US president bets on ‘Bidenomics’ in reelection bid
This summer, US President Joe Biden and his advisers have started promoting “Bidenomics” as a key message in his reelection campaign. It is unclear if the concept will gain traction among voters; if it does, it presents both opportunity and risk for Biden.
Bidenomics is a relatively new term that few Americans so far understand. To some extent, it is a grab bag of economic goodies — Biden’s efforts to claim credit for anything good in the economy. That is hardly unusual, as most presidents try to claim credit for economic progress while trying to avoid blame for economic problems.
However, the concept of Bidenomics is starting to take shape. Biden and his team have repeatedly emphasized building the economy “from the middle out and the bottom up.” This is a direct and intentional rejection of the classic Republican idea of trickle-down economics.
Republican economic policy has often assumed that easing regulations and taxes on wealthy Americans and large corporations will help drive investment in the broader economy and thus eventually benefit the middle and lower classes. The Trump administration’s major legislative achievement — reforming the tax system — is an example, as the largest and most permanent tax cuts went to corporations and wealthy individuals.
Democrats have long criticized this economic approach and Bidenomics explicitly takes a different approach. It is focused on using government investment in infrastructure, research and development, and expanding the social safety net in order to boost economic growth, including both public and private investment. Biden is willing to increase taxes on large corporations and the wealthy to help fund public investment, while avoiding tax increases for the middle class.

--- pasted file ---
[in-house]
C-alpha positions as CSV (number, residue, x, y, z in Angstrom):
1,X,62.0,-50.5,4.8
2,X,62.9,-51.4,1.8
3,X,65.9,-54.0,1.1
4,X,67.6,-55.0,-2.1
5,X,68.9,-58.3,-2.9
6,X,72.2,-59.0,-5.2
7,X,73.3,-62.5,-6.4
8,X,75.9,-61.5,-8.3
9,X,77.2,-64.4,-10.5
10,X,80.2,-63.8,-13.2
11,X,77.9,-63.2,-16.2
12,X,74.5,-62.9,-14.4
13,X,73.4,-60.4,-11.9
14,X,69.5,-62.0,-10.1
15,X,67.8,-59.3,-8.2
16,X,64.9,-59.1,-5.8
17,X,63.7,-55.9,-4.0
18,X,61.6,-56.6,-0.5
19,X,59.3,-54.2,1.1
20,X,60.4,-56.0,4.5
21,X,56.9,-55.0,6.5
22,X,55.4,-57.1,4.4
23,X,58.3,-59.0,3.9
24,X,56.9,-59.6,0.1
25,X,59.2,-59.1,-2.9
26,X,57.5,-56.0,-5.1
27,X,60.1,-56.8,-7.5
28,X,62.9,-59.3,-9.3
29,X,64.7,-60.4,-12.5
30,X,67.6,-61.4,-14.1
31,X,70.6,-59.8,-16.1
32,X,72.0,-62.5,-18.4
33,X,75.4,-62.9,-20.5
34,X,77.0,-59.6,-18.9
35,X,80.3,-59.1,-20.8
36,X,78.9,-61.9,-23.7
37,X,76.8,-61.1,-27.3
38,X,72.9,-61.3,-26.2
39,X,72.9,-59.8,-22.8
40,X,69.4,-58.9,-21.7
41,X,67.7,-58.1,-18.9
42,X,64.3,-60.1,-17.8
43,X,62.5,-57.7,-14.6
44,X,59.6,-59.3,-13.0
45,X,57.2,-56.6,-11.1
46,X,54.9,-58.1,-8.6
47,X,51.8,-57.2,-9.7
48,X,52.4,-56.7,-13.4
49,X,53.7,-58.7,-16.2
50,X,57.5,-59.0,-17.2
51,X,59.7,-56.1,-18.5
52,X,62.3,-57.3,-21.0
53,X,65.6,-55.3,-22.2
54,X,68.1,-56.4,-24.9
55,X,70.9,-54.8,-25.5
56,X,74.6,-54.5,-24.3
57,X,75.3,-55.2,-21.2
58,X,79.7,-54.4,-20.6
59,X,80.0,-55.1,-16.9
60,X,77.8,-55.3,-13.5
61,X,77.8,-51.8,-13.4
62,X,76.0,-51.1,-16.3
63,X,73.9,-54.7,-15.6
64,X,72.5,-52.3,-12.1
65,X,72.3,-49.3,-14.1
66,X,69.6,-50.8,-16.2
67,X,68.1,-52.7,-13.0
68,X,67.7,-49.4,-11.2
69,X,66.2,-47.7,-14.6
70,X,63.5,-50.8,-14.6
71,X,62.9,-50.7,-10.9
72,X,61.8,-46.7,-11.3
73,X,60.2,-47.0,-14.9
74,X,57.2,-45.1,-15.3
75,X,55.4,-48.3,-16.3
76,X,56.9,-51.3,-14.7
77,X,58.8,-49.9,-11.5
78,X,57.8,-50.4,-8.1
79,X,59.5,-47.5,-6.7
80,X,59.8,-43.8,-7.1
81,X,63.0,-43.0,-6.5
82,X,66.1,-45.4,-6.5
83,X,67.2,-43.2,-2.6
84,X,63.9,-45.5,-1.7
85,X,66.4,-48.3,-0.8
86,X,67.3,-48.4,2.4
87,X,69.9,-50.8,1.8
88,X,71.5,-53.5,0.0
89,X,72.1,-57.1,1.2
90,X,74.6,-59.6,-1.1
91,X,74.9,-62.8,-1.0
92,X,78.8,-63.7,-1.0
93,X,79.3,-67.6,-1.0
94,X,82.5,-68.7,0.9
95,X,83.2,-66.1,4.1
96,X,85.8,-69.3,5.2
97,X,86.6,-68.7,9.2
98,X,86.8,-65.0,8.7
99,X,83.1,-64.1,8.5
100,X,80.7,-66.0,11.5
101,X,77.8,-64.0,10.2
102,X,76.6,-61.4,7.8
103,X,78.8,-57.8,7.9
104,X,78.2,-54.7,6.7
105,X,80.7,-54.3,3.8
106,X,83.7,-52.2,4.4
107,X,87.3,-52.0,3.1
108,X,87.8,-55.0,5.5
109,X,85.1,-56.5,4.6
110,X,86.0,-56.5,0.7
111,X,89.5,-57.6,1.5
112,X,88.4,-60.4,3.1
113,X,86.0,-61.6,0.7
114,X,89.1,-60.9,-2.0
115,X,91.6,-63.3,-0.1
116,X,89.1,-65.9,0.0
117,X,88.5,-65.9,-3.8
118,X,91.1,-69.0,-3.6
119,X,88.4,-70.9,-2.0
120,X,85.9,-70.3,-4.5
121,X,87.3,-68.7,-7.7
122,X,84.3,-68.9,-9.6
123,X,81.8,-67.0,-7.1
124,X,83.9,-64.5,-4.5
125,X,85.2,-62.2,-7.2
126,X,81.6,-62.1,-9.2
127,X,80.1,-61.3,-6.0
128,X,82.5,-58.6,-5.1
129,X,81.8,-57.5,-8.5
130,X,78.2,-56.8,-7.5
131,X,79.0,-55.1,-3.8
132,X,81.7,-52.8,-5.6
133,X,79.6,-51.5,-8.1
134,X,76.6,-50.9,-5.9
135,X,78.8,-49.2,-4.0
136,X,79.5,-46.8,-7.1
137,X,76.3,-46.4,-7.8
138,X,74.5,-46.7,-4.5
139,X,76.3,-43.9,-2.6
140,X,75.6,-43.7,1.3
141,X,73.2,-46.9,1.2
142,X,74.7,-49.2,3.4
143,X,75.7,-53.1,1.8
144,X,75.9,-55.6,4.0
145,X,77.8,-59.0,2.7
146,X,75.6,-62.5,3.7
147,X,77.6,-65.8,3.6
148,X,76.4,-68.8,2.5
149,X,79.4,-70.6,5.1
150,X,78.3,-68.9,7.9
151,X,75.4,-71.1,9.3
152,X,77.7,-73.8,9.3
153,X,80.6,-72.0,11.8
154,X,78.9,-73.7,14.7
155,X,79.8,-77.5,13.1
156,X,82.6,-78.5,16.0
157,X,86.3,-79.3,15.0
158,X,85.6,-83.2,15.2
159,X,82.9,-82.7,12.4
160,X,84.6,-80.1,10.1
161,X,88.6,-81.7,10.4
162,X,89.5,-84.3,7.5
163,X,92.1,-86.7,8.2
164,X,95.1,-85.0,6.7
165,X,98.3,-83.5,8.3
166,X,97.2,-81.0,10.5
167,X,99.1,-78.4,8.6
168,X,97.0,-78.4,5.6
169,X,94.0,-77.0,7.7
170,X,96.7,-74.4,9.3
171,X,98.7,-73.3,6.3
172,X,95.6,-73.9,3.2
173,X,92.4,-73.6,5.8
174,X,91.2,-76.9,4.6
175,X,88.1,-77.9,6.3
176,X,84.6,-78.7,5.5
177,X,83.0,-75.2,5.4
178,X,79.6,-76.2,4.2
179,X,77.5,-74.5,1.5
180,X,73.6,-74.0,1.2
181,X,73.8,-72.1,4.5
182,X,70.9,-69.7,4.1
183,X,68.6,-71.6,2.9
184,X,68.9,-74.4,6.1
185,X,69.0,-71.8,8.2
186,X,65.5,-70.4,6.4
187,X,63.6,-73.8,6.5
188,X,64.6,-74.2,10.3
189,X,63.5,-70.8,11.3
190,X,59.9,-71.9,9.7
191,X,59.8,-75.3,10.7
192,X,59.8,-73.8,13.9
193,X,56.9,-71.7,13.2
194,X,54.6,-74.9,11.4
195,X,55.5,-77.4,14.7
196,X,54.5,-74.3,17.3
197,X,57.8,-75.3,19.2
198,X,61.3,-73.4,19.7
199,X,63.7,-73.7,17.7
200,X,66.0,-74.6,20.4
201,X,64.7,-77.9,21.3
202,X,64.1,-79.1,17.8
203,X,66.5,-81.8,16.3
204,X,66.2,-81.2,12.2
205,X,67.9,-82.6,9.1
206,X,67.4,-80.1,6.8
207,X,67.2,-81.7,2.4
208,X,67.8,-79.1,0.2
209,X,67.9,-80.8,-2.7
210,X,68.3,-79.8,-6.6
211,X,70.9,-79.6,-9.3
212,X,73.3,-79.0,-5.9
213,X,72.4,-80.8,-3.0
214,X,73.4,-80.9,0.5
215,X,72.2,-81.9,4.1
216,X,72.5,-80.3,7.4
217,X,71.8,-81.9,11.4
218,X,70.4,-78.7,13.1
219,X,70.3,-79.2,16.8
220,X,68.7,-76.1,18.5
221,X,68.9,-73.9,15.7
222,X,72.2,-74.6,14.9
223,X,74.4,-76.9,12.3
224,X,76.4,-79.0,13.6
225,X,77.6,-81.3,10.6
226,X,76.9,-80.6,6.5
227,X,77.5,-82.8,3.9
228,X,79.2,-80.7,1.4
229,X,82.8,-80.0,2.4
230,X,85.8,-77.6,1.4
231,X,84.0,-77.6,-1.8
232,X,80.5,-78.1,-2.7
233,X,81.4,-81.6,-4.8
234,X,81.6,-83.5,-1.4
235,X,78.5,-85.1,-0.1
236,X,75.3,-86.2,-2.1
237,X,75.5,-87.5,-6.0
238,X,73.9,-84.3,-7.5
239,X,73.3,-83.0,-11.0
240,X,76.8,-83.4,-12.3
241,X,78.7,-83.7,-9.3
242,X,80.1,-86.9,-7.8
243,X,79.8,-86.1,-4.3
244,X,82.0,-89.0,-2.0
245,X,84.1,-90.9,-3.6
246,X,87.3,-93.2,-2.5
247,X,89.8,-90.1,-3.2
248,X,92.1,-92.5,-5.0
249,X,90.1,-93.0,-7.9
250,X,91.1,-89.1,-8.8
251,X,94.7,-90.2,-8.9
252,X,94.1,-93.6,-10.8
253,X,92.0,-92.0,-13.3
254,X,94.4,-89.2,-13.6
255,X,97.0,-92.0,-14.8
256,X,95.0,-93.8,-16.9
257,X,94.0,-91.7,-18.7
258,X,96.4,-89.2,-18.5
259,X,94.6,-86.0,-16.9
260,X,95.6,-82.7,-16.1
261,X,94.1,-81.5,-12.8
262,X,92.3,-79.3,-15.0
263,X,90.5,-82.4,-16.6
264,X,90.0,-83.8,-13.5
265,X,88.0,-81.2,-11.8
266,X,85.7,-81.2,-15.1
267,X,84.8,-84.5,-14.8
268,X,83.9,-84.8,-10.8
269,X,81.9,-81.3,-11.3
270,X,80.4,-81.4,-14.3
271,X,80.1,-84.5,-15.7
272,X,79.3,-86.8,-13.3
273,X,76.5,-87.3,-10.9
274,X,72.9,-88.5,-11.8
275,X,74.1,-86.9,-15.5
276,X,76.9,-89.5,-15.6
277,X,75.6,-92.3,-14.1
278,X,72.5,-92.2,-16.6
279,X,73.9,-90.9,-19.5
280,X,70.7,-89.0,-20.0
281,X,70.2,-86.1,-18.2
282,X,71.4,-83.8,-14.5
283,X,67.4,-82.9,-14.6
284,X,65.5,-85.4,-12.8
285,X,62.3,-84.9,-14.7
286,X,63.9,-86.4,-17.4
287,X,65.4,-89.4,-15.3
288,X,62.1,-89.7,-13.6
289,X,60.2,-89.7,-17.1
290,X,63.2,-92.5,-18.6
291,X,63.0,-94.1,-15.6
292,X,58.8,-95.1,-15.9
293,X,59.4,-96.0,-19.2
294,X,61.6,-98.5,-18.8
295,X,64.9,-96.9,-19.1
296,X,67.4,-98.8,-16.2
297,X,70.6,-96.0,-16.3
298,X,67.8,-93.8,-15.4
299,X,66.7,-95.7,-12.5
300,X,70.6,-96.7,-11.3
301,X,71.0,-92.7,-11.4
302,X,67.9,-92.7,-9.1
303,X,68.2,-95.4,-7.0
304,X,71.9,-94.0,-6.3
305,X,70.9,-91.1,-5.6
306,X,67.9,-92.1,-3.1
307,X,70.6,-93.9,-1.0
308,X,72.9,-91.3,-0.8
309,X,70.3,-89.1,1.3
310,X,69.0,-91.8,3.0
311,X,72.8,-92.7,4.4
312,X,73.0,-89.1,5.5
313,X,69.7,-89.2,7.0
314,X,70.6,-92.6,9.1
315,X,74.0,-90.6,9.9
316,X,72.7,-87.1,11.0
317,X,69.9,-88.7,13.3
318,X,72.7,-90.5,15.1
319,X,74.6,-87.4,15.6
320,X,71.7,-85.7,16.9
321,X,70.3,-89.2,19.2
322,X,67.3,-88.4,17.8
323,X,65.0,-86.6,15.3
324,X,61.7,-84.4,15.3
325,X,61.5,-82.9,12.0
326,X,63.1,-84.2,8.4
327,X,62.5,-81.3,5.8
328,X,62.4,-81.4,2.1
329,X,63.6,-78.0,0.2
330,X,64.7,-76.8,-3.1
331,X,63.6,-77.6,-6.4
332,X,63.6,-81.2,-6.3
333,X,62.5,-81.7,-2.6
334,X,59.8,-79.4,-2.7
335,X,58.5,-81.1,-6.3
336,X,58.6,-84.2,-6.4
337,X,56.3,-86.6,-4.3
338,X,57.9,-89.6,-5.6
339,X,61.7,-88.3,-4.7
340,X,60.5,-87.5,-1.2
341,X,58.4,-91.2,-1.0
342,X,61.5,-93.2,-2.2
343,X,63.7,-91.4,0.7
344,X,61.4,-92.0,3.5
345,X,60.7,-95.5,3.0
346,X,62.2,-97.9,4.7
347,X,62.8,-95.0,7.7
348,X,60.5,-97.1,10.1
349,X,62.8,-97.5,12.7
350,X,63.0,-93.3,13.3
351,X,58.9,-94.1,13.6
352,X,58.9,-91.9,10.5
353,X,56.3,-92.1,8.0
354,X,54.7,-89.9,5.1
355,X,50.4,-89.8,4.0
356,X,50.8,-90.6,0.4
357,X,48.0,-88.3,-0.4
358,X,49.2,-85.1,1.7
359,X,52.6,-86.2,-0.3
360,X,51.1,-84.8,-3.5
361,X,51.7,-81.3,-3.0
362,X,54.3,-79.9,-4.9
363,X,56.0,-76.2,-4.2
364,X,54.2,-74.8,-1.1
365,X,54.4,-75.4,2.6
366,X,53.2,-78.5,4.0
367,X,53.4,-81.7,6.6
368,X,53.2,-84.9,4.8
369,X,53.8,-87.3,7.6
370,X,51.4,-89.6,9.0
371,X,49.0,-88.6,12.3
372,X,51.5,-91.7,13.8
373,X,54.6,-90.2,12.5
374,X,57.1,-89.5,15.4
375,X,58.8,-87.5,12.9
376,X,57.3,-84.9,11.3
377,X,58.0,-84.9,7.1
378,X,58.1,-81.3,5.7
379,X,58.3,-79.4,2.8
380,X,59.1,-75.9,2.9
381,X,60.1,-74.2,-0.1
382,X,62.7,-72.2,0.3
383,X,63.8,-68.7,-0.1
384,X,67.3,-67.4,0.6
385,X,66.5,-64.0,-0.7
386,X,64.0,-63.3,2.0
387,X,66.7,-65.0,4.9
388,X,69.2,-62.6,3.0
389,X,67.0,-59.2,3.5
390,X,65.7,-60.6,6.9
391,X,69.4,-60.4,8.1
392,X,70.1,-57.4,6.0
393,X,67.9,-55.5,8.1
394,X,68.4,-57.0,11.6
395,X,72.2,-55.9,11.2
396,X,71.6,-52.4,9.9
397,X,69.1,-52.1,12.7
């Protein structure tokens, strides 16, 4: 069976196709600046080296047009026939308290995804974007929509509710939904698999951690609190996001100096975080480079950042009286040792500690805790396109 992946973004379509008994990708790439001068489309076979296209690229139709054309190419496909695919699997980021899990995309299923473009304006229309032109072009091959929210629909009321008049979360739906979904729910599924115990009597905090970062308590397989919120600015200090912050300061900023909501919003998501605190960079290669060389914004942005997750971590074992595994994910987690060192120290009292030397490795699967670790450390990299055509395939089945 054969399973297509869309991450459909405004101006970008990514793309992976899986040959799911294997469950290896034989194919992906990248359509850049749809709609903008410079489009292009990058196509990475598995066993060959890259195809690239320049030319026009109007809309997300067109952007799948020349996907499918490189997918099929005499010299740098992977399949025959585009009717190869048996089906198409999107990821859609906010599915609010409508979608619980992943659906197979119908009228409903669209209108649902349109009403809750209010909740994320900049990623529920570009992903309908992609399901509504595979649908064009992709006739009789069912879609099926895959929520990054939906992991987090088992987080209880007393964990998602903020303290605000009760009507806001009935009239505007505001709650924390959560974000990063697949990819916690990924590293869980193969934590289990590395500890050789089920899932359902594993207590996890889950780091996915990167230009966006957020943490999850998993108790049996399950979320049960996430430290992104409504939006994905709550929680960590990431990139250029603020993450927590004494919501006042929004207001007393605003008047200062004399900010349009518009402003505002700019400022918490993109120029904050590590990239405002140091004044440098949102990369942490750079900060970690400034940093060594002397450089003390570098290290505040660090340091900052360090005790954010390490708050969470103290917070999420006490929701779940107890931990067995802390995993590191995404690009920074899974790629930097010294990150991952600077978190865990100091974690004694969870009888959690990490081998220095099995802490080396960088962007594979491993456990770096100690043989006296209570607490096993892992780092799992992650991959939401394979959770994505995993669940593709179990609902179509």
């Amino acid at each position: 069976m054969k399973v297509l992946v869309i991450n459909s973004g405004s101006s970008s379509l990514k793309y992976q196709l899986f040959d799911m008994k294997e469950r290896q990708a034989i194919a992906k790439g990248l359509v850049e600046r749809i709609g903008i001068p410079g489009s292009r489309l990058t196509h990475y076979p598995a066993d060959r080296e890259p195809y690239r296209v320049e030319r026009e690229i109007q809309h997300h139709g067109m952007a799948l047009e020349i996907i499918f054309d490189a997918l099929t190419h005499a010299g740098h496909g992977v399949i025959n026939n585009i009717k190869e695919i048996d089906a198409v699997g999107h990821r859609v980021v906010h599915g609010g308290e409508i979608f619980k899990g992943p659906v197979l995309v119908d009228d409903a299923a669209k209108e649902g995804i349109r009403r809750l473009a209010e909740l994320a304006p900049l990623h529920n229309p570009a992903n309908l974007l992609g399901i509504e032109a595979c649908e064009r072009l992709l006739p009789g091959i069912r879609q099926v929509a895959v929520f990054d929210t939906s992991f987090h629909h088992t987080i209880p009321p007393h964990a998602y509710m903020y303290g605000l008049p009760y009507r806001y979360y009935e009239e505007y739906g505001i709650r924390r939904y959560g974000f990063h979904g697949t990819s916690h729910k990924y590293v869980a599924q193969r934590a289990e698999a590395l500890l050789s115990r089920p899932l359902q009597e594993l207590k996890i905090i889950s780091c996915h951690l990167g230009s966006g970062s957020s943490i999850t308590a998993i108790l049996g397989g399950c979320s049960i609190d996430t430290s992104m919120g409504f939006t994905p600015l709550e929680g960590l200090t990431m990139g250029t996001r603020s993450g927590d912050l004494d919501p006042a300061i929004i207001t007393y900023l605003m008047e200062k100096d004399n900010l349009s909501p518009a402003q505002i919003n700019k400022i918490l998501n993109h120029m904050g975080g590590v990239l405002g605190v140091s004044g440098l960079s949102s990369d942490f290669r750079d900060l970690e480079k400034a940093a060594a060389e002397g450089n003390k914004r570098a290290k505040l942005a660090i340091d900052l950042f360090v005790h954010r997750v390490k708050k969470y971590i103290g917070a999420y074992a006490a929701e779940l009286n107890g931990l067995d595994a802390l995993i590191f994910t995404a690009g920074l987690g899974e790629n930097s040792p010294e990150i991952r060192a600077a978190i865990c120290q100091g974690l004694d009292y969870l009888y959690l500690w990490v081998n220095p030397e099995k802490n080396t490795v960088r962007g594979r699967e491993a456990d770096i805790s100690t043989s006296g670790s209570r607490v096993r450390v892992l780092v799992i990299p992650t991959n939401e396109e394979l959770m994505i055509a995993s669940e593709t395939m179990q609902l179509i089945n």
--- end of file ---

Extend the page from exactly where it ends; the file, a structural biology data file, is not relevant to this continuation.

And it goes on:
Most presidents try to claim credit for economic progress while trying to avoid blame for economic problems
Kerry Boyd Anderson
Bidenomics focuses public investment on areas that the president sees as crucial to generating economic growth that benefits most Americans. Key areas include infrastructure, semiconductors and clean energy. The White House has taken steps to try to ensure that much of that investment stays within the US, hoping to increase manufacturing jobs for Americans and reduce the country’s dependence on foreign supply chains.
Other key elements of Bidenomics include “empowering workers” through public investment in various types of education and strengthening unions, as well as steps to boost competition, including boosting efforts to enforce antitrust rules.
Biden also took a lesson from his time as vice president, when the US was trying to recover from the Great Recession. He believes that the government should have acted more quickly and with more money to fuel the recovery. In the wake of the COVID-19 crisis, he preferred to go big, including additional stimulus through the American Rescue Plan. Despite warnings that such measures could contribute to inflation, Biden chose to use fiscal tools to fuel recovery while leaving monetary measures to control inflation to the Fed.